Causes of Stillbirth


Stillbirth is the death of the unborn baby after 20 weeks of pregnancy. It can happen either during pregnancy or during labor and delivery. The cause of stillbirth is not always known, but medical teams around the world have reported the most common causes of stillbirth.

Last Updated: 22 October 2020

Causes of Stillbirth
Causes of Stillbirth

Losing a baby in the womb stage or during birth is a major life incident which can bring immense grief to the parents and family. Not knowing the cause of stillbirth can add to the grief and confusion of the bereaved parents.

According to the American Pregnancy Association, one pregnancy out of a hundred and sixty pregnancies ends in stillbirth. Unbelievably, the causes of 25% of stillbirth cases remain unknown. Of the known causes, here are the most common reasons why stillbirths occur:

Placental complications

Complications of the placenta are one of the most common causes of stillbirths. Placenta is an organ which develops during pregnancy inside the uterus. On its one end, it is attached to the inner uterine lining and its other end connects to the umbilical cord of the growing fetus. Placenta facilitates the supply of oxygen and nutrients from the mother's blood circulation to the fetus, thus it is a vital lifeline to the survival of the fetus.

Any abnormalities in the placenta carry a risk of fetal death. Placental abruption is the cause in most stillbirth cases. Placental abruption is the dissociation of the placenta from the growing baby during pregnancy. This cuts off the supply of oxygen and nutrients to the baby leading to stillbirth.

What causes placental abruption is not clearly known. Physical injury to the abdomen and certain pregnancy complications such as HELLP syndrome can cause placental abruption.


Preeclampsia is a serious complication during pregnancy which can affect approximately 5-8% of pregnant women. It can begin with high blood pressure and proceed to become more severe that it can be life-threatening in some cases. Complications that arise due to preeclampsia and can cause stillbirth include:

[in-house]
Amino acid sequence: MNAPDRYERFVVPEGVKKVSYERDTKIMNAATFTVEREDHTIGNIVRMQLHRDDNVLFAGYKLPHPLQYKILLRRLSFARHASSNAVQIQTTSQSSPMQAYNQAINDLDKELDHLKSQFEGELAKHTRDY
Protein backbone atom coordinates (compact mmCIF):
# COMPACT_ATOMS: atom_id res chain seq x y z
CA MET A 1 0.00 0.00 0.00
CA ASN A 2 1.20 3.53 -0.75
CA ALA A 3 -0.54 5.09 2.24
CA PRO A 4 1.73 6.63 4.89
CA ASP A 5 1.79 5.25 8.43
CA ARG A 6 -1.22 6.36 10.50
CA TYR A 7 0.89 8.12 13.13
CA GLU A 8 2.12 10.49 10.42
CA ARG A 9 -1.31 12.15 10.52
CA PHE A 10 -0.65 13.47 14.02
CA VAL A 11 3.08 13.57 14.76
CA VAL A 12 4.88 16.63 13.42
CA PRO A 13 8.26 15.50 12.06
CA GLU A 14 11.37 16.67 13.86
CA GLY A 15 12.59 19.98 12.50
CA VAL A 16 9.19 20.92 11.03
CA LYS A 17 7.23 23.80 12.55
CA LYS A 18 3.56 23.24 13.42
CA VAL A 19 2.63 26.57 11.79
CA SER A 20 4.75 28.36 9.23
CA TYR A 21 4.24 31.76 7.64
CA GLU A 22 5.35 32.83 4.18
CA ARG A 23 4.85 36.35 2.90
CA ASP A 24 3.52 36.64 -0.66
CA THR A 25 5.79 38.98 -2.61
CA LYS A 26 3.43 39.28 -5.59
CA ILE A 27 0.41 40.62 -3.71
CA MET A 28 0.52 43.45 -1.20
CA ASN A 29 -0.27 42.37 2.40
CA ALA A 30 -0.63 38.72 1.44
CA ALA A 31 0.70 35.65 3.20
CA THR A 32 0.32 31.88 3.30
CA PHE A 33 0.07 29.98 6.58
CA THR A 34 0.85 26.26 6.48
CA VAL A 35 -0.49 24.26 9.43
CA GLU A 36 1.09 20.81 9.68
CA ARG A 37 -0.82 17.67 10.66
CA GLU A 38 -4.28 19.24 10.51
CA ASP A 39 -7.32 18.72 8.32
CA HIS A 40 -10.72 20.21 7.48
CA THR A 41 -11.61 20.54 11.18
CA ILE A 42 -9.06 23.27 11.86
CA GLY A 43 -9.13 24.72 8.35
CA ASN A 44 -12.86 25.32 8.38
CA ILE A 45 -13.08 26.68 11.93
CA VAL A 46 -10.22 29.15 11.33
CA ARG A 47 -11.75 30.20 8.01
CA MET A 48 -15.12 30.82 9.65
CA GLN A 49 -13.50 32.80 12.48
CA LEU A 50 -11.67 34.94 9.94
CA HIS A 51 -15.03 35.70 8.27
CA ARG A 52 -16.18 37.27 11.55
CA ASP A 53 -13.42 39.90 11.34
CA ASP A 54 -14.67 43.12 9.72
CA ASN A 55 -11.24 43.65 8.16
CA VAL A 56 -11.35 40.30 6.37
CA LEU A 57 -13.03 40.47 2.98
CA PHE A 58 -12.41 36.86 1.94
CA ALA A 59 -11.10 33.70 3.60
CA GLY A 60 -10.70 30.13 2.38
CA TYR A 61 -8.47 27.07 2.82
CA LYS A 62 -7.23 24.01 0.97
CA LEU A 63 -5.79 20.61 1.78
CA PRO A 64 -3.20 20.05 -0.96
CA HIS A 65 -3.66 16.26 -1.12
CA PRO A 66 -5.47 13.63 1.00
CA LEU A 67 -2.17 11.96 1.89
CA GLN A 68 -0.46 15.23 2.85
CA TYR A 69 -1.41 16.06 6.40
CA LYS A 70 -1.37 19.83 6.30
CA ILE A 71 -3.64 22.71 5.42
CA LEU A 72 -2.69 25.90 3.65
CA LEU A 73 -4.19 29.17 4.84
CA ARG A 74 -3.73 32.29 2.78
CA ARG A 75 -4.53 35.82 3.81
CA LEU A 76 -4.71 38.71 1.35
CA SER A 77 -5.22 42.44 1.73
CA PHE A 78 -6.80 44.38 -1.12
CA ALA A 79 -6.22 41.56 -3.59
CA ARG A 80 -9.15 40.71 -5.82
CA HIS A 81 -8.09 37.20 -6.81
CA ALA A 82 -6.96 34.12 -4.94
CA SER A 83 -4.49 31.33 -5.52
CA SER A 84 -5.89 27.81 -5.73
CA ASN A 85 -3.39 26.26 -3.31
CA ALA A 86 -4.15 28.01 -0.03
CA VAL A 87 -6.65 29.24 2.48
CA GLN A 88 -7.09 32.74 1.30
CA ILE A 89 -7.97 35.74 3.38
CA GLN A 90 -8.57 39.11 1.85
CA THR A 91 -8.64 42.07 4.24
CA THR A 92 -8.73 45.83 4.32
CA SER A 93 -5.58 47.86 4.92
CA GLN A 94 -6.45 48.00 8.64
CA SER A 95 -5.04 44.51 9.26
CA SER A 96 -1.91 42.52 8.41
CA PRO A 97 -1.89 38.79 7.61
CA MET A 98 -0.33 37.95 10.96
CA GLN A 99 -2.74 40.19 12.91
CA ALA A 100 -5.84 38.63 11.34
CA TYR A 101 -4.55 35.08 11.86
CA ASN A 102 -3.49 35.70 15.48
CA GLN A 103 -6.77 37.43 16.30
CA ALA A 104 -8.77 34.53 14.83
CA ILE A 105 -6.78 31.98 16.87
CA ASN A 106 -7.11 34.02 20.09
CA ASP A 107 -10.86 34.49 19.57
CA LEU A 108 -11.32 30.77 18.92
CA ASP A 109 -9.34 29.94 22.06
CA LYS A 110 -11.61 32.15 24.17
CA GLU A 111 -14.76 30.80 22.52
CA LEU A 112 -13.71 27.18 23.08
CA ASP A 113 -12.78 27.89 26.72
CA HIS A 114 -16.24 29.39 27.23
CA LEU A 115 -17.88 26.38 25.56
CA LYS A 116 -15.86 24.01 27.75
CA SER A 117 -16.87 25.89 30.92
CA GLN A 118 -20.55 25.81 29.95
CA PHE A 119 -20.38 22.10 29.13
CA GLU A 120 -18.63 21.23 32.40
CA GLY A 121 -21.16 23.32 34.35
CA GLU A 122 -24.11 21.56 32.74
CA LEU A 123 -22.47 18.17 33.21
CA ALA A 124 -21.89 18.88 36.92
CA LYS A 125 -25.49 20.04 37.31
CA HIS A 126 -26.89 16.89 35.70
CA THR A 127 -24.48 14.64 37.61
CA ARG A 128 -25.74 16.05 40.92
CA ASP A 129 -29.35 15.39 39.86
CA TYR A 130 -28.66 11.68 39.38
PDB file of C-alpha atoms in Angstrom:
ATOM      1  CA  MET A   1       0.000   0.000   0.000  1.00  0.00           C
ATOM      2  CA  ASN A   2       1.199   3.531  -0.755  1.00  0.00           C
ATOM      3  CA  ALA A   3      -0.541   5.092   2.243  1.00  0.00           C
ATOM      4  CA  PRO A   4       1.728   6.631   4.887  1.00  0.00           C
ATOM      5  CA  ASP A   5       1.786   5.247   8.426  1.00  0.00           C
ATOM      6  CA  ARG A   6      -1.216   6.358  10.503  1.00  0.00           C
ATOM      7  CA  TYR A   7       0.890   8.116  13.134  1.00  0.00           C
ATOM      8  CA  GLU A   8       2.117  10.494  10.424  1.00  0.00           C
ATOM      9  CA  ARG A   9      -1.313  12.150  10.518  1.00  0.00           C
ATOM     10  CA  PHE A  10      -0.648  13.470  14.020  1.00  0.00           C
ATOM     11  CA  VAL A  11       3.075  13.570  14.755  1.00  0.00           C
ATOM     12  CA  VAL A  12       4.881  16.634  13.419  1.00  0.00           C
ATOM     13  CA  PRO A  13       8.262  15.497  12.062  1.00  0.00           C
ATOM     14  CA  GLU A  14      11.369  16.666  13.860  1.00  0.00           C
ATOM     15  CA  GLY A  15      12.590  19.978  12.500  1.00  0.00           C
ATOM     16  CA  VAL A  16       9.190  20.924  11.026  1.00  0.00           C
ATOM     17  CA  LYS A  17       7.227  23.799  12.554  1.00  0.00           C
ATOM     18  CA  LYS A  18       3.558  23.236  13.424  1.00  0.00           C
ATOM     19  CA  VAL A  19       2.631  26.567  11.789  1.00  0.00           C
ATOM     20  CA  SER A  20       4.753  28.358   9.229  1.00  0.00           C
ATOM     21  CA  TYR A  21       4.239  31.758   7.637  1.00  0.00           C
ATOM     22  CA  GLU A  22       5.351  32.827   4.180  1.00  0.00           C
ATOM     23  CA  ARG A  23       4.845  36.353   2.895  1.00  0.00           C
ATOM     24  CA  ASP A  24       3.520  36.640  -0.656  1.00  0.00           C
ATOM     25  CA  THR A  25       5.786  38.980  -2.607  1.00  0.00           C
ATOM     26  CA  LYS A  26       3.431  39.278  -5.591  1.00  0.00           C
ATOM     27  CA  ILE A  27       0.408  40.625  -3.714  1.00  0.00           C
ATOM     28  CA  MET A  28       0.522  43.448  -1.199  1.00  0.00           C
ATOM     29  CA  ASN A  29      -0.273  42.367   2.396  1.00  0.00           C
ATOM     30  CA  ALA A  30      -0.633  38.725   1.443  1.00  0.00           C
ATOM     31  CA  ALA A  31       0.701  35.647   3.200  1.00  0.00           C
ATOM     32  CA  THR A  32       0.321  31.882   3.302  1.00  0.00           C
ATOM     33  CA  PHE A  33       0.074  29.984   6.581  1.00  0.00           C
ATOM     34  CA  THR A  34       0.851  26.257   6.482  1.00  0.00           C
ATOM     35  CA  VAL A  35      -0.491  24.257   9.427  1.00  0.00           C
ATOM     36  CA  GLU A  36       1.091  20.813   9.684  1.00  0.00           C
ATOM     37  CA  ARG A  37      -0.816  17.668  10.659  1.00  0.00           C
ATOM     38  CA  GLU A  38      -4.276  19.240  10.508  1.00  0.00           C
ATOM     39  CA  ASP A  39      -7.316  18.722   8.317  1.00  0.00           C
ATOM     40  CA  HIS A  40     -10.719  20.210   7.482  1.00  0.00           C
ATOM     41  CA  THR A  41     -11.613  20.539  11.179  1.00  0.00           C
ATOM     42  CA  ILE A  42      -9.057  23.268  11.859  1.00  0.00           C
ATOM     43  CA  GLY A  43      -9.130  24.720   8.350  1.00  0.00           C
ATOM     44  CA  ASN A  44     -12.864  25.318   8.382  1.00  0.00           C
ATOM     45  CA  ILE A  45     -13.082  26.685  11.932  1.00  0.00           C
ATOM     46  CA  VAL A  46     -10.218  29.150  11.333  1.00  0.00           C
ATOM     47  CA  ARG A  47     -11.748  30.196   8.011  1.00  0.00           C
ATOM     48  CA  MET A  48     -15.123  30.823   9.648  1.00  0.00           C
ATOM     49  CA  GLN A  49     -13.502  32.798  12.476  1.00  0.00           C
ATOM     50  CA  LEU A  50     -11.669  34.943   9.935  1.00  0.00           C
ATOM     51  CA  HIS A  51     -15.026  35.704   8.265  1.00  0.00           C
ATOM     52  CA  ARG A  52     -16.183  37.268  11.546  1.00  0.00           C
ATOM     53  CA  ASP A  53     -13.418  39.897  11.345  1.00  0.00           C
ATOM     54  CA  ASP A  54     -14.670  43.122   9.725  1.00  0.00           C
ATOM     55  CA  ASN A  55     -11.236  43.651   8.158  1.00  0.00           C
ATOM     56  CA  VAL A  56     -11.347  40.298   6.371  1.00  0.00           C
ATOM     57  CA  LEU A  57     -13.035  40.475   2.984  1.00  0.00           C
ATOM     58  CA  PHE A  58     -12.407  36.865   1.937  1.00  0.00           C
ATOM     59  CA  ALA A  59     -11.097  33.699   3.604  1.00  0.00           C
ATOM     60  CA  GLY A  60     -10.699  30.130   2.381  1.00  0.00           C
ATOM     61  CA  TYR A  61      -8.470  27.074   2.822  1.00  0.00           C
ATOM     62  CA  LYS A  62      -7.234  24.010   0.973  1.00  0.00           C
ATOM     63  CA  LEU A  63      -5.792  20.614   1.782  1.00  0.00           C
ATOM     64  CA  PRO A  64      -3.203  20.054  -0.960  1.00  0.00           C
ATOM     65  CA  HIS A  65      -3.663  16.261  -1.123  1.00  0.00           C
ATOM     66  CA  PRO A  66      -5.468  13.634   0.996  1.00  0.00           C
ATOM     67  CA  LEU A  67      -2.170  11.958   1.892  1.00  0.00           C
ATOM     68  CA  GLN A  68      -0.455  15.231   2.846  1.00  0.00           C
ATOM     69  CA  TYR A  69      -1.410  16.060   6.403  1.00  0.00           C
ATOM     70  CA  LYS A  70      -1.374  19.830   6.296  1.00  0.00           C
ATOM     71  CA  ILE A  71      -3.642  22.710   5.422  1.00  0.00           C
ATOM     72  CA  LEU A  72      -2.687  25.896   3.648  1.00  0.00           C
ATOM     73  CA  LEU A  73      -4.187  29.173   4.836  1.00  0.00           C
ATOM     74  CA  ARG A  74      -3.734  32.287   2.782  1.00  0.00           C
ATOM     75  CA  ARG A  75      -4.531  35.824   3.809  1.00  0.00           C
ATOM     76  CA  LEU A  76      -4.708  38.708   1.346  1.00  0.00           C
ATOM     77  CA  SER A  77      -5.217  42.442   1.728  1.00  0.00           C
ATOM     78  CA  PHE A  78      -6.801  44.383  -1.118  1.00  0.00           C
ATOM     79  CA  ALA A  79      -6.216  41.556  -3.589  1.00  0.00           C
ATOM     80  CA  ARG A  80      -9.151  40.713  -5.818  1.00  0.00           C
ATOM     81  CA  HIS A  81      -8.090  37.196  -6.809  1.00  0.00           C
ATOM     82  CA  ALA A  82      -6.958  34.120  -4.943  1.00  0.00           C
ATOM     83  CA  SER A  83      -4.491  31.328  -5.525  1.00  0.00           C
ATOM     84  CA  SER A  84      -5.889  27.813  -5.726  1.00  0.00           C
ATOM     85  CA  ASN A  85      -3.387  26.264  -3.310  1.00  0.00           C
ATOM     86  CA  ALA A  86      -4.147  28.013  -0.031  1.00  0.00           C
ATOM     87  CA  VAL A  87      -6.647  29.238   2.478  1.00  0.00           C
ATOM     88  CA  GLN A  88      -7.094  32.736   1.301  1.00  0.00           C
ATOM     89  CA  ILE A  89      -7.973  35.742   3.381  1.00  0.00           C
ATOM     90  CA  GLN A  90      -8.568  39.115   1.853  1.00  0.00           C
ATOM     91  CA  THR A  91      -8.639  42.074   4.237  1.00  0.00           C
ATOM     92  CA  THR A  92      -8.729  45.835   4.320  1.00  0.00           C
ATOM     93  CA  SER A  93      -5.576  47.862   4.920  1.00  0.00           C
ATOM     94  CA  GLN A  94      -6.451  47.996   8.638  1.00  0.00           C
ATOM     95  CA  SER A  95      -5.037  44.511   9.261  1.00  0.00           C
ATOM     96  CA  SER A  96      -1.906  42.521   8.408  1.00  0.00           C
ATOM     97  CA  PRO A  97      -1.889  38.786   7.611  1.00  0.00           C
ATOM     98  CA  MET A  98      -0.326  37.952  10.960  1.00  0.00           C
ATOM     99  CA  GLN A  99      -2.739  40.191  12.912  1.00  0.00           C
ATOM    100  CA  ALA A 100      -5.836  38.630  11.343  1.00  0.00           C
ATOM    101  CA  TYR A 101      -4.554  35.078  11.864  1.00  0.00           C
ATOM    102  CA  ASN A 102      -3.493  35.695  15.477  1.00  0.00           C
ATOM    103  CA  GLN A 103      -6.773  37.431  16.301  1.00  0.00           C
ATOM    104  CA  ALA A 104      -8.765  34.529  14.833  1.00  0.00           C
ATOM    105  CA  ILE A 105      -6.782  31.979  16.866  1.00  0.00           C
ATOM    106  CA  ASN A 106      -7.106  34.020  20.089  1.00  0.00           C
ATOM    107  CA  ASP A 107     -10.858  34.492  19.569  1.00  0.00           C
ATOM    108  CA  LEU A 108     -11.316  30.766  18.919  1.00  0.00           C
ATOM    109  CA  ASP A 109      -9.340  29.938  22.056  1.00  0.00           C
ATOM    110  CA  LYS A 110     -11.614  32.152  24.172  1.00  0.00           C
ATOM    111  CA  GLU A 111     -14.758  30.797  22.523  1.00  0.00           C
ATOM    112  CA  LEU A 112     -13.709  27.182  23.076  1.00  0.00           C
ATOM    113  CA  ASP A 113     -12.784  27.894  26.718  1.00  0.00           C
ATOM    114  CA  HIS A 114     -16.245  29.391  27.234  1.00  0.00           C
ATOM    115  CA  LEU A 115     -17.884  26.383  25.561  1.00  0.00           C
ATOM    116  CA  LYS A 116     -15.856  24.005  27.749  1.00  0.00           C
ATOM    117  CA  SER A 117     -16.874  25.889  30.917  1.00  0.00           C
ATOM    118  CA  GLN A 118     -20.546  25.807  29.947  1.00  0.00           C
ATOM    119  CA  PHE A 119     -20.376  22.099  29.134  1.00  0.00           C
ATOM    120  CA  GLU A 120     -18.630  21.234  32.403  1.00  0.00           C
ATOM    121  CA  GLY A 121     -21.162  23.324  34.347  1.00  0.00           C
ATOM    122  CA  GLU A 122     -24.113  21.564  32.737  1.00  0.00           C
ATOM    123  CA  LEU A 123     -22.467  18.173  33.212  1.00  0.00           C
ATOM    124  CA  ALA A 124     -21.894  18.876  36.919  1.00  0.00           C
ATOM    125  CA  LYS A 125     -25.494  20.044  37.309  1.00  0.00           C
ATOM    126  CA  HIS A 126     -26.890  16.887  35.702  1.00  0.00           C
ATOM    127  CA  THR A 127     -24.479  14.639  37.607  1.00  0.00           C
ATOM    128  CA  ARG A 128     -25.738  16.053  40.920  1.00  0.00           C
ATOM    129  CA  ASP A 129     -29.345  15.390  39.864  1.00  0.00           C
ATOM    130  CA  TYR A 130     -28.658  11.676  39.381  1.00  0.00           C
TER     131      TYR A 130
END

·         Intrauterine growth restriction: When the blood supply to the placenta is restricted in preeclampsia, it directly results in decreased nutrition and oxygen supply to the fetus, thus restricting the normal development of the baby, which is one of the causes of stillbirth.

·         HELLP syndrome: Preeclampsia can lead to another serious condition called the HELLP syndrome. HELLP is an abbreviation of the triad signs that are characteristic of the condition, namely, Hemolysis, ELevated liver enzymes, Low Platelet count. Major complications of HELLP syndrome which can lead to stillbirth are placental abruption, blood clotting disorder leading to bleeding problems, accumulation of fluid in lungs, abdomen or brain and liver injury, damage or rupture.


10% of stillbirths are caused by an infection the mother contracts before or during pregnancy.

Bacteria that normally live in the vagina such as, E.coli and group B streptococcus are not harmful as long as they remain in the vagina. But, when they move to other parts of the body through the cervix, they cause infection in the migrated area. When these bacteria enter the uterus during pregnancy, they may infect the amniotic membranes, amniotic fluid and the placenta, a condition called intrauterine infection.

Other routes of infection may be through the placenta or fallopian tubes.

Intrauterine infection carries a high risk of rupturing the amniotic membranes prematurely leading to preterm labor or stillbirth.

Other infections include Lyme disease, cytomegalovirus, Group B Strep, Herpes Simplex etc.

Complications of the umbilical cord

The umbilical cord which connects the baby to the mother during pregnancy can undergo complications such as:

·         Cord Prolapse:  The umbilical cord may drop down through the cervix before the baby during birth, resulting in compression and loss of oxygen supply to the baby.

·         Nuchal Cord: During vaginal delivery, the umbilical cord may get wrapped around the baby’s neck, leading to fetal death.

Intrahepatic Cholestasis of Pregnancy (ICP)

Intrahepatic cholestasis of pregnancy (ICP) is a liver disorder which occurs in 1 in 1000 women only during pregnancy.

Under normal conditions, liver secretes an important fluid called the bile. Bile produced in the liver is transported to the gallbladder where it is stored until digestion of food in the stomach begins. From gallbladder, bile is released into the digestive tract where it digests fats in the food and aids in the absorption of fat breakdown in the small intestine.

In intrahepatic cholestatis of pregnancy, bile produced in the liver, for some unknown reason, doesn’t leave the liver. It gets accumulated in the liver and excess bile is spilt into the bloodstream. As a result, the normal functioning of the liver is disturbed, leading to high levels of bile acids in the blood.

If ICP is not treated during pregnancy, there is a risk of stillbirth due to premature labor, premature water breaking or release of meconium inside the womb resulting in choking and death.

Other causes of stillbirth include:

·         Premature labor

·         Chromosomal abnormalities      

·         Excessive loss of blood during delivery

·         Gestational diabetes


·         Pre-pregnancy health conditions like obesity and high blood pressure


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